Things didn't improve on the next. I suddenly hit a wild tee shot with my hybrid at the 186 yarder into thick rough. Although I got it out it ran through the green and I couldn't get up and down so failed to trouble the scorer. At this point I'm back to being two behind my handicap and to be honest the only thought in my head was to keep the score going and try and make the buffer zone so the handicap didn't go up.

Suddenly my game jumped into life. Well sort of. The putter did anyway. Another good drive at the 14th was negated by a huge hook left of the green. Again, I hit the chip heavy and assumed it would be short but somehow it had managed to roll down and was only 10 feet away. I drained the putt for a very unlikely par. On the short par 5 15th I was on the green in regulation although a good 20 feet away and looking for a solid two putt par. Again the ball had other ideas and fell in perfect speed for a birdie.

I felt the same way GMAC
The 16th is a tough drive with out of bounds all down the left. I aimed well right and had already accepted that a five (nett par) would be a safe and sensible play. Suddenly my whole thought process had changed. I still had no idea what was going on technique wise but lay my trust in the golfing gods as it seemed they had their finger on the pulse. The drive was further right than I wanted but my second ended up some thirty yards short of the green. If I could put a decent chip on it this time the five looked safe. I hit another 7 iron chip and run to about 7 feet. Surely I couldn't. That would be too rude. I did! In it popped for another par and another three points. When I hit the green at the 228 yard 17th there was something very weird in the air. The golfing planets were aligning for me. Dodgy swing, trance like and with no confidence I was on fire. So much so that I left my first putt some 6 feet short. Suddenly I faced my first clutch putt of the round. It dropped as I almost knew it would.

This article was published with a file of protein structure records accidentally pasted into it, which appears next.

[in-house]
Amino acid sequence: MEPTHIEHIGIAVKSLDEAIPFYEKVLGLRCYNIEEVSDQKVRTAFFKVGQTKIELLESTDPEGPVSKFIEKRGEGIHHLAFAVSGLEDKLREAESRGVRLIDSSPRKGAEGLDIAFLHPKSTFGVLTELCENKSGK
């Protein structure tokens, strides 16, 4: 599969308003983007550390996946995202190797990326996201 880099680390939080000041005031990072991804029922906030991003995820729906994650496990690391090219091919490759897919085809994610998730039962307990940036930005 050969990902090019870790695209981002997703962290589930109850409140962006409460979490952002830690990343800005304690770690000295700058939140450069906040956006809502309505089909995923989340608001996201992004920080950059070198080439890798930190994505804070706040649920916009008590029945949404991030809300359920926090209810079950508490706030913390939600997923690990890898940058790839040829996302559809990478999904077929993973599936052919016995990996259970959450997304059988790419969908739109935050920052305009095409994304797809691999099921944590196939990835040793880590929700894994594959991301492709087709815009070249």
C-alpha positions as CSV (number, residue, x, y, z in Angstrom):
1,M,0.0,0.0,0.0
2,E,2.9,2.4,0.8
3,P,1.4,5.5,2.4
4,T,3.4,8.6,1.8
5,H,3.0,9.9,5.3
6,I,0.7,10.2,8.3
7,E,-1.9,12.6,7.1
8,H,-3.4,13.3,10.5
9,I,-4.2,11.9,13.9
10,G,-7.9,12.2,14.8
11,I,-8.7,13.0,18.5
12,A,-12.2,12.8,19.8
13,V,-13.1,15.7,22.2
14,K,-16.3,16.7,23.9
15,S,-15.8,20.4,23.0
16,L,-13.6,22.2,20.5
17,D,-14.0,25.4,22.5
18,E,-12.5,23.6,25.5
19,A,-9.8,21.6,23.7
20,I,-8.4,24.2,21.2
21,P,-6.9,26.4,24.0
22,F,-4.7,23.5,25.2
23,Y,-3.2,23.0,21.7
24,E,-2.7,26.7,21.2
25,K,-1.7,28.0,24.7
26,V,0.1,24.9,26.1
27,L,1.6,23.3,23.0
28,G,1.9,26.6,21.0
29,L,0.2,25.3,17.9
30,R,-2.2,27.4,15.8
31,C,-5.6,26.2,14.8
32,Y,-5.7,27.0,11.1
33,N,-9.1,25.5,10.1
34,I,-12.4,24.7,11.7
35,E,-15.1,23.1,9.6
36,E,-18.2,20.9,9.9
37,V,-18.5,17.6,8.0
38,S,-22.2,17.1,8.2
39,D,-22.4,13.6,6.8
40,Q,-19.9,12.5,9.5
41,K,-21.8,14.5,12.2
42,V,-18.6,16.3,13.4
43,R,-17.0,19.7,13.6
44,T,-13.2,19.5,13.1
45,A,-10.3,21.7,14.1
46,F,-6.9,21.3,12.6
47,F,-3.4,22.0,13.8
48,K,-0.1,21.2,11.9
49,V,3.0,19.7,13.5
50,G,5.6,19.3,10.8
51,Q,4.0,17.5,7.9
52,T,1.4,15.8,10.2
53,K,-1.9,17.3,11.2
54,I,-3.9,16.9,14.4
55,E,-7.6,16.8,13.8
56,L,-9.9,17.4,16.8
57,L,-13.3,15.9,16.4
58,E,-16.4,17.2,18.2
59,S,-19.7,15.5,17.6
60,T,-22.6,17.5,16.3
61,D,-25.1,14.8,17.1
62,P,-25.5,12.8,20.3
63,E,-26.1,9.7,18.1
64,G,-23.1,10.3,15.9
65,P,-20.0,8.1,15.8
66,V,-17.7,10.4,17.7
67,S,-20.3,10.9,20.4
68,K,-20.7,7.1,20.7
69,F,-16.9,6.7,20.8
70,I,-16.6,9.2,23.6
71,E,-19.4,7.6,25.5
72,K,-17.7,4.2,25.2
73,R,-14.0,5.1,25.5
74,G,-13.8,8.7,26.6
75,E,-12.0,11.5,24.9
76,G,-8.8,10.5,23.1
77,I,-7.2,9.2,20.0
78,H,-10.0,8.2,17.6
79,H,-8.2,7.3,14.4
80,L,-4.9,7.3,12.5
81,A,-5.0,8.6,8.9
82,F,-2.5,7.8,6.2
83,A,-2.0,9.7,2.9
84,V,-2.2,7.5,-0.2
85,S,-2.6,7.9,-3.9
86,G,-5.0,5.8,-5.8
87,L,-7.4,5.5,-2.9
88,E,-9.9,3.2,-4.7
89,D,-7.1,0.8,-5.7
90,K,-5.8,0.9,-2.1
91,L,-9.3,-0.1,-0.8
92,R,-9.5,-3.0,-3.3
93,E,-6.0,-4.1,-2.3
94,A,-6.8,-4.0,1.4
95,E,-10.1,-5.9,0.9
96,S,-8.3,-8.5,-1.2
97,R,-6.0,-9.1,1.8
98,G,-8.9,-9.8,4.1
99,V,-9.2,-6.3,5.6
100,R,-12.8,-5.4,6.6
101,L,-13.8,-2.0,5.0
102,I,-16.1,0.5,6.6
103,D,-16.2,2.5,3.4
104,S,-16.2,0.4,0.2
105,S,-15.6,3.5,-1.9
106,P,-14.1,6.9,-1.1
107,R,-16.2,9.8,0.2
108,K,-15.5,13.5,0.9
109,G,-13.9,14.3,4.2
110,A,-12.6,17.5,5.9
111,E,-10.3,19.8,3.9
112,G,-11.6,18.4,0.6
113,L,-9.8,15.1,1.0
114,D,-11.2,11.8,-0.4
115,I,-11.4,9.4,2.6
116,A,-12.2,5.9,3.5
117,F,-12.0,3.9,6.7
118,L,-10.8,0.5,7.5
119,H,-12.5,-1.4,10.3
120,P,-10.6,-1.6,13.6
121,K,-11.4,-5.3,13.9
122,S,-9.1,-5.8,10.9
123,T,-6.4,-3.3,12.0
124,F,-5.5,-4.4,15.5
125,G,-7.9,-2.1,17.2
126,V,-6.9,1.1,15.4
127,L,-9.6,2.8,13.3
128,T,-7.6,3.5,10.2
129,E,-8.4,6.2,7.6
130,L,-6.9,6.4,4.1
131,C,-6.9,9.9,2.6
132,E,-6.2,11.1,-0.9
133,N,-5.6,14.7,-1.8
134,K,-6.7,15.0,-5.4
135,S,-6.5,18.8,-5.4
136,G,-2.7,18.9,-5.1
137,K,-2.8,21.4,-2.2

The golfing planets were in perfect alignment
Standing on the 18th I'd already done the maths. I could afford to have a horror and not score and I'd still shoot level with my handicap. However, were I to get a par and another three points that really would be a competitive total. There was a wait on the tee while those playing the 15th teed off. Not what I needed as I just wanted to get on with it. In the end the drive was a little too far left and brought the big oaks on that side of the hole into play for the second but it was safe. I hit a good if not great second and now it was decision time. I had 128 yards into the wind. Usually that would be an eight iron but with the water in play on the right I wanted to be long and dry. I took the seven and hit it well. It was the best shot of the day and so had a hint of draw which took it off the green to the left. Off a bare lie I was never going to risk a chip and so took the cowards option and putted it down. I stuck it stone dead for an easy tap in.

I couldn't believe it. I'd just played the back nine in two over par gross and in there were two double bogies for good measure. Definitely my finest nine holes and even more satisfying as I had no idea it was coming and no idea how I managed it. Thirty nine points was good enough to win the division although my 23 point second half score would have won on countback had anyone had the temerity to match my score. What can I say? A handicap drop to 12.6 (13 in real money) and entry into the Masters. No not that one, but the Ascot Masters which is invite only to competition winners over the last twelve months. Happy days.

So what can we take away from the day. Well, I'll never understand golf. How can you go from zero to hero like I did Friday night to Saturday morning. How can you win, not knowing what you are doing with the swing or where it will go. At the end of it all, these questions can wait. Two wins in August. Sublime. See my faithful followers, I said the fightback had started. We're back on the road again.